By Ruby Marie Marsh ’17
To launch each academic year, the Humanities Council invites the University community to a wide-ranging discussion of central issues in research and teaching. The 16th Annual Colloquium, “Humanities and/as Choice,” took place Thursday, September 8 at 4:30 pm in the Chancellor Green Rotunda.
Humanities Council Acting Chair Tera Hunter (History, African American Studies) welcomed the large crowd to the first in-person Colloquium since 2019. “How is the concept of choice conceived differently across time and space in ways that we might find very jarring for our own time?,” Hunter asked. “What are the moral, political, social, and economic imperatives that determine the possibilities or disabilities of choice? What roles do obligations and duties play in how choice is conceived?”
Four University professors spoke on their fields of study in relation to the theme, framing the interdisciplinary dialogue.
“The Government of Choice and/as Values”
Opening the conversation, Catherine Clune-Taylor (Gender and Sexuality Studies) recounted that her research on intersex people raised questions requiring both the sciences and the humanities to answer.
“For science is itself a human practice, value-laden throughout, from the questions we ask and the ones we don’t, the distinctions made between signal and noise, the interpretations of data we give, to the applications or conclusions that we derive from our results,” she said. She added that science is not objective in the sense of being unbiased, value-free, or apolitical.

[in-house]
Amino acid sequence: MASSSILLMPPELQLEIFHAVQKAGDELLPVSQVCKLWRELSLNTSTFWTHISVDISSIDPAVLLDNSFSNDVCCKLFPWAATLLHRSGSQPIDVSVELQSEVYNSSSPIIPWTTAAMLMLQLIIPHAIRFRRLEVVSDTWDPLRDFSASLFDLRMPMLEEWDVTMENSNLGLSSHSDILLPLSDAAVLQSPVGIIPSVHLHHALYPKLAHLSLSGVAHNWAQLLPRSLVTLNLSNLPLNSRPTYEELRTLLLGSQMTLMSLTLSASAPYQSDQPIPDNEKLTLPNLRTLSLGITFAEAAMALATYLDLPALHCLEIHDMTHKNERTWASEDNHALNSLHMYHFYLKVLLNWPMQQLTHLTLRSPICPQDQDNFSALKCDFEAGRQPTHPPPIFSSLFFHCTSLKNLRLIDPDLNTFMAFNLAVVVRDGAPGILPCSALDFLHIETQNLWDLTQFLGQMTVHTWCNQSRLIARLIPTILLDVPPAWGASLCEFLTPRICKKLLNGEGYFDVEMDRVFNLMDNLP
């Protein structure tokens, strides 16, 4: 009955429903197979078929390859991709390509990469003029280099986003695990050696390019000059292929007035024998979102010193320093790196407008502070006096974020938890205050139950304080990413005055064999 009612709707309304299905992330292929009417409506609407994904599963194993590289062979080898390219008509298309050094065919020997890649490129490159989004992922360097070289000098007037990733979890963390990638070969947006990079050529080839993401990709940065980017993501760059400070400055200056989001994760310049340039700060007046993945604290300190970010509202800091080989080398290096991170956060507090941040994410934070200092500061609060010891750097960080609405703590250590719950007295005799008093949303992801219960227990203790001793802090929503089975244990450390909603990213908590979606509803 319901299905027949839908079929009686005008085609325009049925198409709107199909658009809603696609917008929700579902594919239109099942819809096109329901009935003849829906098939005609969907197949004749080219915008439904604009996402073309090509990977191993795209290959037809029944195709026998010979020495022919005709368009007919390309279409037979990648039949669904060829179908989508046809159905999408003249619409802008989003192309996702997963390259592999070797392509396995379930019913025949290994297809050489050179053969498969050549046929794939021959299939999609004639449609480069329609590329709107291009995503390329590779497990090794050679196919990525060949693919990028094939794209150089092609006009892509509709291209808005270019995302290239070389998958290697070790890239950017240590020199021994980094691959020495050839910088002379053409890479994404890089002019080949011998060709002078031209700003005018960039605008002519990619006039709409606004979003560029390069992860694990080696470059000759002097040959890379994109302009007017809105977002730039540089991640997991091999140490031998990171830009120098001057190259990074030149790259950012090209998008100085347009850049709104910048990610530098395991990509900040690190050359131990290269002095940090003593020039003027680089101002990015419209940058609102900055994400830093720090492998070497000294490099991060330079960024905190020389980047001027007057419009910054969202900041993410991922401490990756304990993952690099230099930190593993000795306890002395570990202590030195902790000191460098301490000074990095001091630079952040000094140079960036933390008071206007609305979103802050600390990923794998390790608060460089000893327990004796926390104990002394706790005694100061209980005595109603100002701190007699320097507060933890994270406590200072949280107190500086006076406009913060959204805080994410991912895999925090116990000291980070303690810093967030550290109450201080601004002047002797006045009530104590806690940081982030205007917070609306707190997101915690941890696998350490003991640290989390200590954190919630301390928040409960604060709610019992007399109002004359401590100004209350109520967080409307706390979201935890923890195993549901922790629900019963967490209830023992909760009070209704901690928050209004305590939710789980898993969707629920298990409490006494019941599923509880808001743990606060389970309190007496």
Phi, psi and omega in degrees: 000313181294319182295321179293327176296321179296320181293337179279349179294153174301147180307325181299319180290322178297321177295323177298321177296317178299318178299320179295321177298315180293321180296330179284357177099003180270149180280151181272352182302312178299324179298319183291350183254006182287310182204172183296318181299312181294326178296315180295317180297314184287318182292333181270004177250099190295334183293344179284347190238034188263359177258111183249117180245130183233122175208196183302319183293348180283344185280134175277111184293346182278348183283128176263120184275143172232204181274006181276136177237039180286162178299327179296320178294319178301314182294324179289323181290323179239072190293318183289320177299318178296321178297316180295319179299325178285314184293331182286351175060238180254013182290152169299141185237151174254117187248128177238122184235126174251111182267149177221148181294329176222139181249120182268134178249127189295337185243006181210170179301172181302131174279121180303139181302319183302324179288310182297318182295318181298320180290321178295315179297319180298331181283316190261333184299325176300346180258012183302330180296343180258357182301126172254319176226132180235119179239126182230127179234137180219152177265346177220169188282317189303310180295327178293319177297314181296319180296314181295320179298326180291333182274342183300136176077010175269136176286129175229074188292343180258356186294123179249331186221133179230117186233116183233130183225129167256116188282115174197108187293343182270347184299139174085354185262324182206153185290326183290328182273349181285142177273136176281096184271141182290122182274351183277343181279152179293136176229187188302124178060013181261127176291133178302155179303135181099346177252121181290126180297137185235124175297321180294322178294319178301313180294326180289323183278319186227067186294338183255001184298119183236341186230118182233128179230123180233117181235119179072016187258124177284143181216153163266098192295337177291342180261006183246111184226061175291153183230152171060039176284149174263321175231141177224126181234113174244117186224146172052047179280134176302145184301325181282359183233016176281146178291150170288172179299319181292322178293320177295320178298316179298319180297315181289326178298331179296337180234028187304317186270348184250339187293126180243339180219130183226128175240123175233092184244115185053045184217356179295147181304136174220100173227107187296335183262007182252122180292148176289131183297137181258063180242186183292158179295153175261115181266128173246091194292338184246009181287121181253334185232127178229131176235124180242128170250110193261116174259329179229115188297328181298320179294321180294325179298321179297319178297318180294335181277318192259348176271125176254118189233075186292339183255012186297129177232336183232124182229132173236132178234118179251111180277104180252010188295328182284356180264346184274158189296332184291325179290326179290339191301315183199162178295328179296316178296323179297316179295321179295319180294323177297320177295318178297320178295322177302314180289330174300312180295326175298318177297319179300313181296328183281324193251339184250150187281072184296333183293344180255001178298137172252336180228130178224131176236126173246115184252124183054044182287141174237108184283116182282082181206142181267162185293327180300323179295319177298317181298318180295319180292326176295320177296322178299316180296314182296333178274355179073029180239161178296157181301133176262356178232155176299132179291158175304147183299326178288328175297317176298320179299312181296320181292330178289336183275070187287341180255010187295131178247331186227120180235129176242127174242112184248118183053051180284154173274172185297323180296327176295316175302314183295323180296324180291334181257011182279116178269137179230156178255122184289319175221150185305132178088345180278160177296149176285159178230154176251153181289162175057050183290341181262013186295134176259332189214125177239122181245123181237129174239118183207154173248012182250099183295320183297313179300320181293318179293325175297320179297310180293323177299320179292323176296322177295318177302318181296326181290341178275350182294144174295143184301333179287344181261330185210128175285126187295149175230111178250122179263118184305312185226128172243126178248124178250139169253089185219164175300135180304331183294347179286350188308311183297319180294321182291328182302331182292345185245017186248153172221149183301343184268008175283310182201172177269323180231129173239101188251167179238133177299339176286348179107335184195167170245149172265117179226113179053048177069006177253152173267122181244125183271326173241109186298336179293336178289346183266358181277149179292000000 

Invoking Michel Foucault’s usage of “to govern” to mean “to control the possible field of action of others” in Security, Territory, Population, Clune-Taylor lamented the present state of affairs.
“The government of gender and sexuality in this country is currently such that it is hard for many of us to make all of the big and little choices that shape and give color and texture to our lives—grindingly, exhaustingly, and heartbreakingly hard,” she said.
“Conversion During the Seventh Crusade: An Episode in the Social History of Choice and Decision”
William Chester Jordan (History) delved into the reign of King Louis IX of France, canonized partly because of his dedication to spreading Catholicism. The monarch refused to force people to accept the faith. “Conversion was a choice,” Jordan said.
According to Jordan, the king both supported granting freedom to Muslim slaves who converted and supplied them alms. His officials also promised additional monetary gifts, lifelong pensions for heads of households, housing, and settlement in France for the converts.
Medieval Christians and Muslims would not have considered the king’s offering of gifts coercion, and no evidence indicates that the king would have retaliated against people for refusing his offer, Jordan said. Nonetheless, Jordan wondered if the potential converts felt implicitly threatened, since remaining Muslim might consign them to perils, such as expulsion from the Crusader states to their dangerous borderlands.